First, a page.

After working in energy management, renewables and private equity for almost 22 years Ghoshal saw that far too much capital had been invested in building solar wind and renewable power plants compared to what was invested in managing them.
“The management and the operations part was neglected in a sense, it was still very manual, power driven, very analogue. The right processes didn’t exist and they used siloed setups and then you have all these old legacy systems that you use to manage them. In a nutshell, it doesn’t work very efficiently.
“We also saw a transition that was happening as large investors came in and they were investing and their capital was at risk; the operational expenses were going through the roof because you’re always dependent on manpower, it’s an analogue system and unpredictable.
Every year, the world installs close to 300 gigawatts of renewable power and 60% of it is solar, as we approach 2030 this figure will triple, says Ghoshal.
The solar asset market had reached a tipping point where initial markets have been developed and institutional investors have been buying out local domestic solar assets, but without the right tools to efficiently monitor and manage solar power plants to protect their investment, Ghoshal says there was a risk of capital flowing back out of the solar space.
“Because you have all the large institutional investors like Blackrock, Blackstone, and they’re not really only motivated by wanting to invest in renewables.
“They’re investing in airports, in roadways and hotels and if those assets give them better returns, they will just vary their investment,” he says.
Together with co-founders, CTO Aslan Shamsutdin, Executive Director Murshid M. Ali, and Executive Director Petter S. Berge, Ghoshal set about developing technology which could streamline, automate and put a layer of quality on solar asset operations to make solar capital investment sustainable.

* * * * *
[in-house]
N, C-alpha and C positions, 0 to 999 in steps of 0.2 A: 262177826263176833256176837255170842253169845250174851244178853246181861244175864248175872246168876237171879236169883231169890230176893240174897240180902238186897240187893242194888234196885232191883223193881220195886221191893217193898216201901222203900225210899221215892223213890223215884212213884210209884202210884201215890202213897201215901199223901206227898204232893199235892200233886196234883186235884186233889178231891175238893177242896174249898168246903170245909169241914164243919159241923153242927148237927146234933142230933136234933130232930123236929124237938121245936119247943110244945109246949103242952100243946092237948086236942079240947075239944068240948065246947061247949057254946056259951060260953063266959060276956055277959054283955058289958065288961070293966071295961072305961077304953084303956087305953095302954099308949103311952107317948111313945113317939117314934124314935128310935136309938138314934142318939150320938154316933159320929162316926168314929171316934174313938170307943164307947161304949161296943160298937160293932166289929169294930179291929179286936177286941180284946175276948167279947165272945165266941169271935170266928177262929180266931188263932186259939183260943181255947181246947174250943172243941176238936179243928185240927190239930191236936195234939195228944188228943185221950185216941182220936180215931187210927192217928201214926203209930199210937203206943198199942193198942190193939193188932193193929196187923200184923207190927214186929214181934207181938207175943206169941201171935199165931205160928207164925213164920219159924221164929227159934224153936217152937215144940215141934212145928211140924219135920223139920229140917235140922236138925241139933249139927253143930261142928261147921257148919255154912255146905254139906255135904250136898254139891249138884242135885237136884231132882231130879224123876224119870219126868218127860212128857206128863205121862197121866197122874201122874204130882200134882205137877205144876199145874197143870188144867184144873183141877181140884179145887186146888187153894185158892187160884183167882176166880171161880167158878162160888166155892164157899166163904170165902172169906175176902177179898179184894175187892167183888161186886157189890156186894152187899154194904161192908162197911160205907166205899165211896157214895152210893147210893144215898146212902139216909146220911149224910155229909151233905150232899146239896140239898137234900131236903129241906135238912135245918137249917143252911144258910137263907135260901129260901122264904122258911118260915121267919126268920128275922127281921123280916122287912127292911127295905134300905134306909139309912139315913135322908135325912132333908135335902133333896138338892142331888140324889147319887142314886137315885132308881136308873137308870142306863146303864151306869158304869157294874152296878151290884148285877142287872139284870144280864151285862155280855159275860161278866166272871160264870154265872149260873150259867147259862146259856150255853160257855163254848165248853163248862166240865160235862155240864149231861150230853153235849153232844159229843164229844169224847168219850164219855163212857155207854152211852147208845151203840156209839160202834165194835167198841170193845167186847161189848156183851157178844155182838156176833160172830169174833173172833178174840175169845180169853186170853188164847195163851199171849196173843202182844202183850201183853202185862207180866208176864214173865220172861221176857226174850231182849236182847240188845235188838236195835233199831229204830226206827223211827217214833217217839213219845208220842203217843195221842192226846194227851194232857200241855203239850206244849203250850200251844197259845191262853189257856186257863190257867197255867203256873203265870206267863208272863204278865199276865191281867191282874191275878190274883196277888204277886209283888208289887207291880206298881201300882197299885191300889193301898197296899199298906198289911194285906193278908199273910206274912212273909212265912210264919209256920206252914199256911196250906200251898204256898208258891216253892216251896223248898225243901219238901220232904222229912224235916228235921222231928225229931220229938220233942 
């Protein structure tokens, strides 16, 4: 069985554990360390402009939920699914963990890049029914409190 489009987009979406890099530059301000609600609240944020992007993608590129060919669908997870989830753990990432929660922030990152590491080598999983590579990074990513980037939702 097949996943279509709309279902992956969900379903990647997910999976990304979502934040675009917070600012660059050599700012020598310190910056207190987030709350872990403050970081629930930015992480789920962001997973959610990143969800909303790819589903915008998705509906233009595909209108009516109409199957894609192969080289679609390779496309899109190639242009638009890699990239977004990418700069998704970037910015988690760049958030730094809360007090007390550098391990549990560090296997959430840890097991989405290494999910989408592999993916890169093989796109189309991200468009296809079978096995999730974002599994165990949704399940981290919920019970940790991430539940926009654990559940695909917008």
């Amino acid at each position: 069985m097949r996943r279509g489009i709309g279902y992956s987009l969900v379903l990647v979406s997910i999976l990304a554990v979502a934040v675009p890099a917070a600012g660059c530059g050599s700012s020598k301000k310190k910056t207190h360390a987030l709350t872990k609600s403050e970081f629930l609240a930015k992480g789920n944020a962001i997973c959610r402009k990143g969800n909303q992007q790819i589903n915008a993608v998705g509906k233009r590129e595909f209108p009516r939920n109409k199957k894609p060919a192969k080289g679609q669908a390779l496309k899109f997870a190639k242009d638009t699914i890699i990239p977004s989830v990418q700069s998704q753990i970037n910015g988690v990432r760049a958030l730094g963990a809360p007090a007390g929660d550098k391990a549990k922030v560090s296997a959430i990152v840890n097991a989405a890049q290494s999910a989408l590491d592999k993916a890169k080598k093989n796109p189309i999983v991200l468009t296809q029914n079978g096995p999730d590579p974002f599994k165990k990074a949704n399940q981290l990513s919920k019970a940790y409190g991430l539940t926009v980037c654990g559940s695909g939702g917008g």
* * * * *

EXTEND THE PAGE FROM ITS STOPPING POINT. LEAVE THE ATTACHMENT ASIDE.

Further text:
“We wanted to make solar plant management more systemized, we wanted to modernise it with automation and we started with solar power plants but we have a very generic technology, quite an agnostic technology, which can be used in wind and energy storage,” says Ghoshal.
“If we had not done it, we probably would see the capital drain out of renewable energy investments.”
Skyfri’s propriety technology targets and transforms three key underperformance areas:
1. We identify energy losses in real-time
Why is that important? I have been an Asset and Portfolio Manager and I’ve worked in private equity. I know that when reporting happens on the asset management, you get a report after a month or a quarter and you suddenly realise that some of your plans didn’t work. Something burnt out and needed replacement and by the time you know you already lost revenue and need to spend more to fix the issues.
So we wanted to know exactly when things fail, or even futuristically predict when they might finish or start showing signs of underperformance. That’s real-time management.
2. We break the silos
We wanted to fundamentally change the system of operations, accounting and monitoring as siloed systems to have this be a single source of truth in a single integrated platform.